Take Your Pet To An Emergency Animal Hospital

Take Your Pet To An Emergency Animal Hospital

In south Florida, one of the most serious dangers to pets are Bufo toads. Many people have lost their pets because of these very dangerous toxins. During the summer, an surprise animal hospital hospital may receive several frantic calls in an evening about Bufo toad poisoning.

What is a Bufo Toad?

Bufo Marinus is a BIG toad, as long as 9.5". In 1935, the toads were introduced to the sugar cane fields to help keep rodents under control. Unfortunately, the toads spread and now breed year round in standing water. These toads can live as long as 15 years and will eat almost anything.

There is no legal penalty for killing a Bufo toad since this is not a native Florida species.

The Bufo Toad's Poison Acts Very Quickly

Bufo toads secrete a very toxic, milky substance from glands on the side of it's head. This toxin will burn eyes, inflame the skin and can kill a dog or cat. The pet will show start to exhibit symptoms of poisoning almost immediately. CALL A VET.

Take These Precautions to Protect Your Pet

Do not leave your pet's food or water bowls outdoors. If the toad sits in the water bowl for a while, enough toxin will be left in the water to poison your pet.

Before letting the pet into the yard, take a quick walk around to take a look for Bufos.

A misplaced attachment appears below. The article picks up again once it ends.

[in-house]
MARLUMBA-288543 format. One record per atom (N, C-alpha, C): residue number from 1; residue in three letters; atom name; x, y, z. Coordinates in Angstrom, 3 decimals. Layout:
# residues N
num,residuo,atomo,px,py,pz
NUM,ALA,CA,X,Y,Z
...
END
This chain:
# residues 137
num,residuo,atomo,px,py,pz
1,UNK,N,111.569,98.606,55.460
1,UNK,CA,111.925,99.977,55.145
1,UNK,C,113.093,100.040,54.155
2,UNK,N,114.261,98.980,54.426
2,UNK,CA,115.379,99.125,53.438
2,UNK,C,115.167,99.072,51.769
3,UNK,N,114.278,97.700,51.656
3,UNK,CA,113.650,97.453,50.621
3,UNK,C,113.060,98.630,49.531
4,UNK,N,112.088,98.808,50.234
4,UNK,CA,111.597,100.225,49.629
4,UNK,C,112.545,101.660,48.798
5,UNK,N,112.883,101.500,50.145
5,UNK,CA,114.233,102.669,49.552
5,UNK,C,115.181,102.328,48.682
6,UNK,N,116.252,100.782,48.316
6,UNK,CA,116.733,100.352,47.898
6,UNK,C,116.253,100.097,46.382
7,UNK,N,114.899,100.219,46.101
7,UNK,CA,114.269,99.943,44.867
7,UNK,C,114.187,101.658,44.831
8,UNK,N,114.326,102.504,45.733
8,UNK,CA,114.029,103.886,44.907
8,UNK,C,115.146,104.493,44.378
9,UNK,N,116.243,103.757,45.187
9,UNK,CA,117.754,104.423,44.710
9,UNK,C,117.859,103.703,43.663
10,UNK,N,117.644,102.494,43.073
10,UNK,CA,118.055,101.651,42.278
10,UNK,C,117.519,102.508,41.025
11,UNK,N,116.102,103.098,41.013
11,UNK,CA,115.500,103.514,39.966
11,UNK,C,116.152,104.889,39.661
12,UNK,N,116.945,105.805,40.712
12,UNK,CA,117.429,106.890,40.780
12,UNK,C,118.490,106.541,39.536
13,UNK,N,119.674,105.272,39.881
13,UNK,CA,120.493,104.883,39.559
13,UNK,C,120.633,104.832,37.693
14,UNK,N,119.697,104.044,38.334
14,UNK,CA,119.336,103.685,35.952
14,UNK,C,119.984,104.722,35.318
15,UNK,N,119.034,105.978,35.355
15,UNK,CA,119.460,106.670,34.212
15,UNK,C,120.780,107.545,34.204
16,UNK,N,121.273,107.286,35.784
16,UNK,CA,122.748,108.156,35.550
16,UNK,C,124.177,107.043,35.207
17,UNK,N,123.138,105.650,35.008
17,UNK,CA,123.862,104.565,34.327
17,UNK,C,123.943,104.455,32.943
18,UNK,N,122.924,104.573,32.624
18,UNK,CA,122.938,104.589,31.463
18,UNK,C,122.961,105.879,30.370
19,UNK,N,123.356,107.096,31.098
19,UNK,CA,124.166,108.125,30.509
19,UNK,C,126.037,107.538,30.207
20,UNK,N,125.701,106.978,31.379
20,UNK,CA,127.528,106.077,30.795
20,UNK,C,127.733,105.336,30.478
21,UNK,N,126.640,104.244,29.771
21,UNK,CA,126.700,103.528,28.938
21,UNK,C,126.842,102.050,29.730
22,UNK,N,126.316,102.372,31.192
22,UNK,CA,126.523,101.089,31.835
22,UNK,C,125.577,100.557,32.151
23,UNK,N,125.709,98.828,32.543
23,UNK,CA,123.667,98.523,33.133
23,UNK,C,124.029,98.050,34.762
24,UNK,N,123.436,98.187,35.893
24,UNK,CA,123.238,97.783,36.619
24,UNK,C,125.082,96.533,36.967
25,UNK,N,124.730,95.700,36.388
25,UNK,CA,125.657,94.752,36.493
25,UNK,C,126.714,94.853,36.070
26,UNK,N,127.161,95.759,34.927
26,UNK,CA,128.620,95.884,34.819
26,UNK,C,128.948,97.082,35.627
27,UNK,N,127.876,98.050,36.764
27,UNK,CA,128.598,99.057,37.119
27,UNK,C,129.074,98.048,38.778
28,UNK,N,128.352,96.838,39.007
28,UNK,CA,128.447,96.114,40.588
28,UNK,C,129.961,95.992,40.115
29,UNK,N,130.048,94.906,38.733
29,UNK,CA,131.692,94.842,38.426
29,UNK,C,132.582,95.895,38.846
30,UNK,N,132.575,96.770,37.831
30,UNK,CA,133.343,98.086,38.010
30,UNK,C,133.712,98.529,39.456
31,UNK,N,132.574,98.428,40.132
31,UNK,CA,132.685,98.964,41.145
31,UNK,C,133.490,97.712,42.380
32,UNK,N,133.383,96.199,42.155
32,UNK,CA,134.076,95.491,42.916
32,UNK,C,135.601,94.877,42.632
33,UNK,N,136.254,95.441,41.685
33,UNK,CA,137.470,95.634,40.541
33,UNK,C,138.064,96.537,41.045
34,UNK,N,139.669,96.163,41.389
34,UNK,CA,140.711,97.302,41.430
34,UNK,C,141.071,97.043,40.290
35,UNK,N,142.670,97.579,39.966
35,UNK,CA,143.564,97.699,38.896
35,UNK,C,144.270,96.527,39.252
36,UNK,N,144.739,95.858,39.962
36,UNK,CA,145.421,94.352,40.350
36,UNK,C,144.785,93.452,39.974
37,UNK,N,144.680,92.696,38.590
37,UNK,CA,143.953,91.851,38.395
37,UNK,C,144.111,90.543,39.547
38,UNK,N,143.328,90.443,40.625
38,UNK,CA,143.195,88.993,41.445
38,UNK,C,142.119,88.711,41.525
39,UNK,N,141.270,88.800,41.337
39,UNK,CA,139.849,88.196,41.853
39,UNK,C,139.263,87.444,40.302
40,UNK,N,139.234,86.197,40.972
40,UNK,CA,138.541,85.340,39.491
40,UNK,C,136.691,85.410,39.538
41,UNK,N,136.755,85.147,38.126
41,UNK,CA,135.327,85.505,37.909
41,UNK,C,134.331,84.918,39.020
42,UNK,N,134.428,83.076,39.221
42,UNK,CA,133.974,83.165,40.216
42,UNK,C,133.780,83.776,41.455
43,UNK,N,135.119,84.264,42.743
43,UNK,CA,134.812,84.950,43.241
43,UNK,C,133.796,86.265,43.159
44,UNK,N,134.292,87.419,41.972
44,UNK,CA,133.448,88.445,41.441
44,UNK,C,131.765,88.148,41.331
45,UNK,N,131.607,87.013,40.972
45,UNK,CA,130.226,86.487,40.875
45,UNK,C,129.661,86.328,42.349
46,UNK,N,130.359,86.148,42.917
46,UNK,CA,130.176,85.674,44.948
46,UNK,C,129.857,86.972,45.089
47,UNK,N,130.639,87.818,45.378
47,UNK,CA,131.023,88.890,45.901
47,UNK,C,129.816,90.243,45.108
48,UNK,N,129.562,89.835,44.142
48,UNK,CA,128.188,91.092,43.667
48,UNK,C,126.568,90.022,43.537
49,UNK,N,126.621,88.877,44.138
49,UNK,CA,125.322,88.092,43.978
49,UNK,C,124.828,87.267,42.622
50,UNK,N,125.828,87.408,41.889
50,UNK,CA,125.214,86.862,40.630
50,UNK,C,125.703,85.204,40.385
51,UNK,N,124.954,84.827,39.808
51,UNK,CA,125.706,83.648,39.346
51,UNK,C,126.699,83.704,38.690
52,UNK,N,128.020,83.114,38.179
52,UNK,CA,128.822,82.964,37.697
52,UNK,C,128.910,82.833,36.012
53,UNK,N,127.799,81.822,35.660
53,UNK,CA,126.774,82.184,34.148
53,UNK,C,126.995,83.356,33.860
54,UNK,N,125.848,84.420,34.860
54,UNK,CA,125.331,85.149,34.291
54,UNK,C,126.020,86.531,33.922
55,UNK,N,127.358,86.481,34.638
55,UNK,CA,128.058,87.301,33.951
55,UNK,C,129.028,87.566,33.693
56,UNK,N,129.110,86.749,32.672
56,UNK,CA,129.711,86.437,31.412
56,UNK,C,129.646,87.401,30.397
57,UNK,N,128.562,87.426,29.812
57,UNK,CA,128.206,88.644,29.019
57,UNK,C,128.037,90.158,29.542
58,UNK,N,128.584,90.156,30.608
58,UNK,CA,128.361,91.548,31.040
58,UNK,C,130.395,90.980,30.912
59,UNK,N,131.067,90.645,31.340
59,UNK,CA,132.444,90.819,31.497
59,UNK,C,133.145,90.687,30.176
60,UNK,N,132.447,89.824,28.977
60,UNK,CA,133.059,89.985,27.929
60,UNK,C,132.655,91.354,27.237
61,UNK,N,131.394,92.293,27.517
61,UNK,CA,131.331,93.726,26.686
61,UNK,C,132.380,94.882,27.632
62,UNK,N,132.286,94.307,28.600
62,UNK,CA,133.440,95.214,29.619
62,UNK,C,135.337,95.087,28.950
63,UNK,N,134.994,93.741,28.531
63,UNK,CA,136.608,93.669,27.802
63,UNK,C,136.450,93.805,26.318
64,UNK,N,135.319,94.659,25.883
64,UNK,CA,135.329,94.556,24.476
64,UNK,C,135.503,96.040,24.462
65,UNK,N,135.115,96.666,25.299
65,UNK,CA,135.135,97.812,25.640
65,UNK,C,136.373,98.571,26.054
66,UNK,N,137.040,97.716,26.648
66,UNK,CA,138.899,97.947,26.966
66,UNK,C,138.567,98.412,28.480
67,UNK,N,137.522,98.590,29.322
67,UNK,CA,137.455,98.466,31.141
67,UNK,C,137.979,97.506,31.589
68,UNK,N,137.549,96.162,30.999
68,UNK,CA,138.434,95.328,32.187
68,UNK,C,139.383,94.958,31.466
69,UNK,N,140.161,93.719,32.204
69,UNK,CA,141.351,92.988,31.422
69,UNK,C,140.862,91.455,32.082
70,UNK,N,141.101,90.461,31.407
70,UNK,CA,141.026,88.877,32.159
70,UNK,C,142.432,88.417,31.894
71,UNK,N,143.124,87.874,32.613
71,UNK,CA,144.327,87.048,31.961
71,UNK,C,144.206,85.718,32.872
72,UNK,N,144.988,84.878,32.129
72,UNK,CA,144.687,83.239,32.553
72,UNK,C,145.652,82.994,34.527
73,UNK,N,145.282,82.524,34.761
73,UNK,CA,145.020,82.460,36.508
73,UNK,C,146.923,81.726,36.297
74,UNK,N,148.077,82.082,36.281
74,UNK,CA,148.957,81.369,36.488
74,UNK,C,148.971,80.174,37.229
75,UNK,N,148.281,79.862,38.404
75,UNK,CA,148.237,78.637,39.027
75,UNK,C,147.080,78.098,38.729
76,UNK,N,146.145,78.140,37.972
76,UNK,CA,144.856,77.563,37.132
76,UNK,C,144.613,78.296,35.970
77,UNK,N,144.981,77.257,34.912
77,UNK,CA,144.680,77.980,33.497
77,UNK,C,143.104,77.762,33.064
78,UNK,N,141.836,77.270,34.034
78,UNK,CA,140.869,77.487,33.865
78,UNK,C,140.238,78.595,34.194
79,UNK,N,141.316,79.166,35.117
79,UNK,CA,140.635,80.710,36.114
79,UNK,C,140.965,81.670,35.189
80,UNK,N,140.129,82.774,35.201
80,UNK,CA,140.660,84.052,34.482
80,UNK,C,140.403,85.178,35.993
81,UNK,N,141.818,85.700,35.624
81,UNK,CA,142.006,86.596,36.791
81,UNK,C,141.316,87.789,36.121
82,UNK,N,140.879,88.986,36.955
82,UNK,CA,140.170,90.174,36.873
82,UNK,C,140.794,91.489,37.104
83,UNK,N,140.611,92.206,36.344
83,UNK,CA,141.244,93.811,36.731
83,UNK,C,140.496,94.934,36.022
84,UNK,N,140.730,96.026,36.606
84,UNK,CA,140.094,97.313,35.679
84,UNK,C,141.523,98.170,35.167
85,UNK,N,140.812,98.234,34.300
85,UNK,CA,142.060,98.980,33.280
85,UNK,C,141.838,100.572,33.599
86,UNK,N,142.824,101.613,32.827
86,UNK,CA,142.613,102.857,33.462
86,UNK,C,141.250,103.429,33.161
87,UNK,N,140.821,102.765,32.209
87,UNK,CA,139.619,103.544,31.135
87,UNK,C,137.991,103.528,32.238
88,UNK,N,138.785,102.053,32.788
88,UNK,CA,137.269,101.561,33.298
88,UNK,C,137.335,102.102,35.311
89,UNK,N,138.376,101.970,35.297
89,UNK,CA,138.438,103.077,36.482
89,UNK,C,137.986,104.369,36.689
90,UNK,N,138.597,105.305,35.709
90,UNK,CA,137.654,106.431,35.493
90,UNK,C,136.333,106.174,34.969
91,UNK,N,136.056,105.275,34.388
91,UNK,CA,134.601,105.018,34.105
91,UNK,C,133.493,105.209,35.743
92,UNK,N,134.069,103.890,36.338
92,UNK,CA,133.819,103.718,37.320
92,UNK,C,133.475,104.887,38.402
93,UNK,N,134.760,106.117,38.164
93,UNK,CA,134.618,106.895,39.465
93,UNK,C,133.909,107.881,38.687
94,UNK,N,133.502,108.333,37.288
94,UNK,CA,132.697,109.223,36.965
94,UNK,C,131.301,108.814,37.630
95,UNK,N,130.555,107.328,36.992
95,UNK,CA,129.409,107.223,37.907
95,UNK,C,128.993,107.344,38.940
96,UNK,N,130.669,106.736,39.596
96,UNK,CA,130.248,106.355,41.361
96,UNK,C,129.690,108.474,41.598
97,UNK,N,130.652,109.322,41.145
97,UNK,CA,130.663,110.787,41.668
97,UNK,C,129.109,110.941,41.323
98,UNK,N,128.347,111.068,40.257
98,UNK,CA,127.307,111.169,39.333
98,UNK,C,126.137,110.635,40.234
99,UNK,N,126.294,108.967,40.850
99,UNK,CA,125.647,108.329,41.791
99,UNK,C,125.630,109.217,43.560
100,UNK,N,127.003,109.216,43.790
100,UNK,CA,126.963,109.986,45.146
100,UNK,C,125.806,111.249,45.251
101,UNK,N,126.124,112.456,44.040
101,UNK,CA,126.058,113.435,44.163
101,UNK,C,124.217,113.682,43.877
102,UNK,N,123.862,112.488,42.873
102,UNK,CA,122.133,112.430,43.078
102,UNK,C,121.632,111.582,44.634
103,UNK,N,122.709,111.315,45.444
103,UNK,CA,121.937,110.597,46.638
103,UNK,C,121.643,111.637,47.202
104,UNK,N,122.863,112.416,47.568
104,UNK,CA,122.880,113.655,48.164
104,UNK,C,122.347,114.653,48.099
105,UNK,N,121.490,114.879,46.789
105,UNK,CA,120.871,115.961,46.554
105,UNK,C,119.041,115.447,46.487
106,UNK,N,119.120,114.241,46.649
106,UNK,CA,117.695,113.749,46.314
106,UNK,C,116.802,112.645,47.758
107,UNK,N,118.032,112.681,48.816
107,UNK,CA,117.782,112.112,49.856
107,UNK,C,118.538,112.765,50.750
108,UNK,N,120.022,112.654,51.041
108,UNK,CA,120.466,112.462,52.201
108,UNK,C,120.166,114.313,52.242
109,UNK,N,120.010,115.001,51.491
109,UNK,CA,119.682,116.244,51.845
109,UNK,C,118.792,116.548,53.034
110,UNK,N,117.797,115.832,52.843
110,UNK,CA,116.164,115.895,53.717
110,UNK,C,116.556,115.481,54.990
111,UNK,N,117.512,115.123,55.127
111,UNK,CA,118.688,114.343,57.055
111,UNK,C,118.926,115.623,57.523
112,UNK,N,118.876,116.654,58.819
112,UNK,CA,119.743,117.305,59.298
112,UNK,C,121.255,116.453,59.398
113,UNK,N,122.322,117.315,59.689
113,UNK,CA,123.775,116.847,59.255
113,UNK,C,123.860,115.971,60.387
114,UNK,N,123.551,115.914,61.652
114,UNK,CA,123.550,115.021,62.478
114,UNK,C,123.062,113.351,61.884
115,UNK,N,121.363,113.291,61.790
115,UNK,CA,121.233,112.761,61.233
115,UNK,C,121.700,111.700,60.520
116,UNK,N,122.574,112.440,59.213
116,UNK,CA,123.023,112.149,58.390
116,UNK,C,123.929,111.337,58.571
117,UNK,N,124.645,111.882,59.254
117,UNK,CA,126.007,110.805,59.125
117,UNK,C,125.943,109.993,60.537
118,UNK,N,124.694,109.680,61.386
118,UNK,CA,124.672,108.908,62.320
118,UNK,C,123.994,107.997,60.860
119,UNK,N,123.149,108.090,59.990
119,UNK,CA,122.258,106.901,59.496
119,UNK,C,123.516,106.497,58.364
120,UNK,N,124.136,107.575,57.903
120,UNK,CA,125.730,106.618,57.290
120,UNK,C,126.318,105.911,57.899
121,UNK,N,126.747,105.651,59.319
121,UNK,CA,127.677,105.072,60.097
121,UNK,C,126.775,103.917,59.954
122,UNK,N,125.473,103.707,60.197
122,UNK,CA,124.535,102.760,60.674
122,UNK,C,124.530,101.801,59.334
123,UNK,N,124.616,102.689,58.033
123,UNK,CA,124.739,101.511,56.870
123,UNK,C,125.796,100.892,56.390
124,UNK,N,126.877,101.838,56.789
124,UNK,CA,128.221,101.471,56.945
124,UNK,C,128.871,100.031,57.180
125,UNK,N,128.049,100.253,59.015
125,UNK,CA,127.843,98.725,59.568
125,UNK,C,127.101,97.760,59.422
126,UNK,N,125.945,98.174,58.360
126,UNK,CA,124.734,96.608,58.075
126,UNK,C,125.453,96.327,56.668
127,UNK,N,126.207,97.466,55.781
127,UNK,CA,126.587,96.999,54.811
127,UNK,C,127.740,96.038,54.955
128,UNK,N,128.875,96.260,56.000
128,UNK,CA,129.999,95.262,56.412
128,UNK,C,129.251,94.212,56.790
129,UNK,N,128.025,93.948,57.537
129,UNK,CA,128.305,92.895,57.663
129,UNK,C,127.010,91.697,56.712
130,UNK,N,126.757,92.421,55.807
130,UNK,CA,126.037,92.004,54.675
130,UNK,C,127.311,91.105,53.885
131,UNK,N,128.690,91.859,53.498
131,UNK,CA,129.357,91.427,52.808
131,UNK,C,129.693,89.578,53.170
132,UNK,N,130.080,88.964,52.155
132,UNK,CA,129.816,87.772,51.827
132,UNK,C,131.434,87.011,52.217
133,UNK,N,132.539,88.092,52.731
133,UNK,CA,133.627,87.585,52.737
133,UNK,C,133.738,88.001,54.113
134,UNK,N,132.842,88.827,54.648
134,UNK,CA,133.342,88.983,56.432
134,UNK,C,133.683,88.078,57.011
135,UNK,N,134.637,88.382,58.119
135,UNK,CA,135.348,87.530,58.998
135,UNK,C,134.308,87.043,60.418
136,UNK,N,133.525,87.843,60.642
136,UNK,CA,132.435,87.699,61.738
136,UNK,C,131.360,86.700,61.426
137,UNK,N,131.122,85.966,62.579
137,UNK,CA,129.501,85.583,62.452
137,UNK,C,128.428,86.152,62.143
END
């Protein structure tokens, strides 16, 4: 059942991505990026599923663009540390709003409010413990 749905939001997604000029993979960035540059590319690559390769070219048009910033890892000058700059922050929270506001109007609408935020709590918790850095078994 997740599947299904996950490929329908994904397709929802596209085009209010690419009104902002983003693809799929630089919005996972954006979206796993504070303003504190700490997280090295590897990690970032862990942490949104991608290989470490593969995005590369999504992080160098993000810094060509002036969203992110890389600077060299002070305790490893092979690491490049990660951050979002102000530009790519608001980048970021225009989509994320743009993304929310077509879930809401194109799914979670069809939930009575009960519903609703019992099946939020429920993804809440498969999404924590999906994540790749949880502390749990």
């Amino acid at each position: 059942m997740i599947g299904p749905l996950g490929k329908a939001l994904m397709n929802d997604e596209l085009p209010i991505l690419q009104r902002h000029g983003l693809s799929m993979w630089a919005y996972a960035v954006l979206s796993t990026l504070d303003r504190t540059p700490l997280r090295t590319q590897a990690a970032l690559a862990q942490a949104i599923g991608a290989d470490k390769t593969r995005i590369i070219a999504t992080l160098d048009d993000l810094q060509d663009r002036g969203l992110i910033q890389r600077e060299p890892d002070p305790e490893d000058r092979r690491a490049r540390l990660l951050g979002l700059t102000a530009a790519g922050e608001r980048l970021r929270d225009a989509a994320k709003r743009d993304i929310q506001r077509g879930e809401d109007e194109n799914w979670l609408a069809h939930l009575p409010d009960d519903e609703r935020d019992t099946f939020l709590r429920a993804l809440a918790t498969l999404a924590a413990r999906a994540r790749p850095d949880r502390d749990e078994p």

The toads are territorial. If you see a toad, it will probably come back.

Symptoms of Bufo Poisoning

The symptoms may be fairly mild or very severe, depending upon how much toxin the pet absorbed.

Drooling and excessive salivation is often the first sign.

Constant head shaking is common.

The pet may cry as the toxin is painful.

The pet, especially small animals, may be uncoordinated and stagger when trying to walk.

Severe poisoning can make it impossible for the pet to stand.

Convulsions may occur; rush the pet to an animal hospital.

Most Bufo poisonings happen at night.

The symptoms can also be exhibited if the pet was poisoned by something else. Try to figure out the source of the poisoning if possible. Was the pet outdoors shortly before the onset of symptoms?

First Aid for Bufo Poisoning

If you suspect that your pet has been poisoned by a Bufo toad:

Immediately flush out the pet's mouth with water and continue for at least five minutes. Use a dripping wet washcloth, angling the pet's head so that the water drains OUT of the pet's mouth. BE VERY CAREFUL THAT THE PET DOES NOT SWALLOW THE RINSE WATER.

Immediately take the pet to an animal hospital.

There are no medications found in an average home that will help with Bufo poisoning.

The smaller the animal, the more severe the poisoning can be.

Pet owners who live in the Deerfield Beach area can call 954-428-9888 to contact the Animal Emergency Clinic of Deerfield Beach. They are open nights, weekends and holidays. The vets at AEC-D have treated many cases of Bufo toad poisoning.